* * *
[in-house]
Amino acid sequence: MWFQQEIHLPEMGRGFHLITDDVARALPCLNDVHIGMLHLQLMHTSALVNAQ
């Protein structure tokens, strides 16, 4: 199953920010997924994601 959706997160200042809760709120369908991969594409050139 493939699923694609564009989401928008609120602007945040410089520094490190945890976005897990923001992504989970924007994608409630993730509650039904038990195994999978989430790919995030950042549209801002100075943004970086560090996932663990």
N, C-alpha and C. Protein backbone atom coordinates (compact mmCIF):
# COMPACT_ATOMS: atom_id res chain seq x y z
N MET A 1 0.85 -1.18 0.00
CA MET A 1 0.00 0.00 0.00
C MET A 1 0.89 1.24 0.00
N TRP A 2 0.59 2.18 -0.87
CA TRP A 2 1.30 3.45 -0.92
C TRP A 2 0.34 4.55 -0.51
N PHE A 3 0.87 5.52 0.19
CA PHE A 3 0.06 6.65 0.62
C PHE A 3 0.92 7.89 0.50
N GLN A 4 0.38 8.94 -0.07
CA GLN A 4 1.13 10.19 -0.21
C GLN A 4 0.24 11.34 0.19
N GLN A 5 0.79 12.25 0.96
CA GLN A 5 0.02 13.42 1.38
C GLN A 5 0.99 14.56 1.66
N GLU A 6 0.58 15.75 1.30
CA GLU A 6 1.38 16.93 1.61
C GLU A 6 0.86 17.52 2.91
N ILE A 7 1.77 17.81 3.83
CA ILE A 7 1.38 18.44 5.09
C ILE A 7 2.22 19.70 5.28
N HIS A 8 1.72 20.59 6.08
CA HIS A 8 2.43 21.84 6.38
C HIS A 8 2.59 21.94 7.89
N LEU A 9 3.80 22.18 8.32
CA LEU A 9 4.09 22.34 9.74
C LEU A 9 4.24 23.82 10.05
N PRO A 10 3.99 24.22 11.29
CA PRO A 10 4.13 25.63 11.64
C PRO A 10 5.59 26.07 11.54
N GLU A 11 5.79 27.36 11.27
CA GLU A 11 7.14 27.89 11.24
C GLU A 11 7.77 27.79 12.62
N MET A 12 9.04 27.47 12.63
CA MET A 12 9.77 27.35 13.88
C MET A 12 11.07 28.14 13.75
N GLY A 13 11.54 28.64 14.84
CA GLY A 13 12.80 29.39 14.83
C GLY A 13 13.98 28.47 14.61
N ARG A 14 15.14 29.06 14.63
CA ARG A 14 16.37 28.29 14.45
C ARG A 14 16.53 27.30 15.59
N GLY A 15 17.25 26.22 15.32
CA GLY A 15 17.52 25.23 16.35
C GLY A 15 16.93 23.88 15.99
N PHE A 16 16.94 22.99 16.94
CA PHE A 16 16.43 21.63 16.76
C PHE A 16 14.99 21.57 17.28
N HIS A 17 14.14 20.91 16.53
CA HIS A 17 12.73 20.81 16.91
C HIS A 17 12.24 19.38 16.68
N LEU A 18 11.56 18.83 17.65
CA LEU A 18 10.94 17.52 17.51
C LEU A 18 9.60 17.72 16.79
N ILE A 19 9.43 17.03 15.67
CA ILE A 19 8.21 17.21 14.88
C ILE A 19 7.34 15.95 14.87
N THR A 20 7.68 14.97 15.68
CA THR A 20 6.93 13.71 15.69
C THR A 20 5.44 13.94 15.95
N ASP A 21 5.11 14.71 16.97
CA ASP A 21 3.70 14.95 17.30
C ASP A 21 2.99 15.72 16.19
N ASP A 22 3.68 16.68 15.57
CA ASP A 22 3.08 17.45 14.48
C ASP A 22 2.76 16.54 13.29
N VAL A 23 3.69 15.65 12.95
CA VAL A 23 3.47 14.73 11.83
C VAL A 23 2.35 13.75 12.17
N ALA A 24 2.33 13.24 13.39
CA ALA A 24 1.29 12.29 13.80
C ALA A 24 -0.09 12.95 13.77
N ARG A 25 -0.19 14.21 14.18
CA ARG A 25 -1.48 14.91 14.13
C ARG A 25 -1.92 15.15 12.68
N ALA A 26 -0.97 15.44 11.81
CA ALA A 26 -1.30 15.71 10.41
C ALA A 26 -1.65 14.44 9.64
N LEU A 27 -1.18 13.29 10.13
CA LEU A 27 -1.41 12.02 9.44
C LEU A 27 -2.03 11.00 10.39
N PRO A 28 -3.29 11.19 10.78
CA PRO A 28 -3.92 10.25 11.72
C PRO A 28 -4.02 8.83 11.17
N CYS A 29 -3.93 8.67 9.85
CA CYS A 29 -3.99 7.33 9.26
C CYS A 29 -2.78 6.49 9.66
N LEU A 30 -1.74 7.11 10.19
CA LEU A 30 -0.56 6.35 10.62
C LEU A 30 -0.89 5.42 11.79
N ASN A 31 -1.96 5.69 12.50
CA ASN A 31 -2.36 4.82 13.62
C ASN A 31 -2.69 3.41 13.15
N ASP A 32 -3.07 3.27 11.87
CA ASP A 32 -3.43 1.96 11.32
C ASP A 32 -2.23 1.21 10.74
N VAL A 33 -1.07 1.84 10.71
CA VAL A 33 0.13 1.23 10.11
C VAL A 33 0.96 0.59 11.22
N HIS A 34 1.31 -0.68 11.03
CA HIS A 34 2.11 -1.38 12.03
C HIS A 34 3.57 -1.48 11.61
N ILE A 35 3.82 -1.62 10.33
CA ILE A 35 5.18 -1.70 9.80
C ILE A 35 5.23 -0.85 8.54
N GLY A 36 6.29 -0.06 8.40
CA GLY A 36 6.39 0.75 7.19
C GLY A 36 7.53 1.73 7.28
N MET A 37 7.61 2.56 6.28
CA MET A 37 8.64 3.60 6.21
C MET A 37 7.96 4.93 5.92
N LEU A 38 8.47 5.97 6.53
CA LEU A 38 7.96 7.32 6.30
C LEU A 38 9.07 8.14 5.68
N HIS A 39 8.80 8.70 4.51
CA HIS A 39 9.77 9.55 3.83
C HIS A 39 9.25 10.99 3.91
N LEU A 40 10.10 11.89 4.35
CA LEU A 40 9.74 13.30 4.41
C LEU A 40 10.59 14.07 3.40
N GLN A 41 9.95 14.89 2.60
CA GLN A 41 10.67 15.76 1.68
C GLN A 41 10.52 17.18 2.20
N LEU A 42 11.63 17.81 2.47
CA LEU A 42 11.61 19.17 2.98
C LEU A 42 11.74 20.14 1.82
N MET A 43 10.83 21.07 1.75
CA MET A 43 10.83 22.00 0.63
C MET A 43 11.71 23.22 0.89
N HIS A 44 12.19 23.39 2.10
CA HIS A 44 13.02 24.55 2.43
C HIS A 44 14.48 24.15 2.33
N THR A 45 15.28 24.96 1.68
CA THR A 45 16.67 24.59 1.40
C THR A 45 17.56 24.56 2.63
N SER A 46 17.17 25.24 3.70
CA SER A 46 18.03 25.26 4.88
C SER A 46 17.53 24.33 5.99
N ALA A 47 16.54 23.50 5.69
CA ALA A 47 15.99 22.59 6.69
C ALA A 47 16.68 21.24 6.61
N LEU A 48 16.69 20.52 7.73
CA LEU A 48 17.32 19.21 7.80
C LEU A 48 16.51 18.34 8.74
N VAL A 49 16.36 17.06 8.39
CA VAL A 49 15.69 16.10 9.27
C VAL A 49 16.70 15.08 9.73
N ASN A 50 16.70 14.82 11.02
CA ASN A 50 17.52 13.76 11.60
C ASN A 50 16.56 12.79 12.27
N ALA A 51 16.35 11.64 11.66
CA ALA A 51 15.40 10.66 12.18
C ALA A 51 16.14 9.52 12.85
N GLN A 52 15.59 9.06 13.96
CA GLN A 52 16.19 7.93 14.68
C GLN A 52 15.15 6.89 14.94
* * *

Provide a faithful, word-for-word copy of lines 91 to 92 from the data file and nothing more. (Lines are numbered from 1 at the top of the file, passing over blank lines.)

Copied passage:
CA CYS A 29 -3.99 7.33 9.26
C CYS A 29 -2.78 6.49 9.66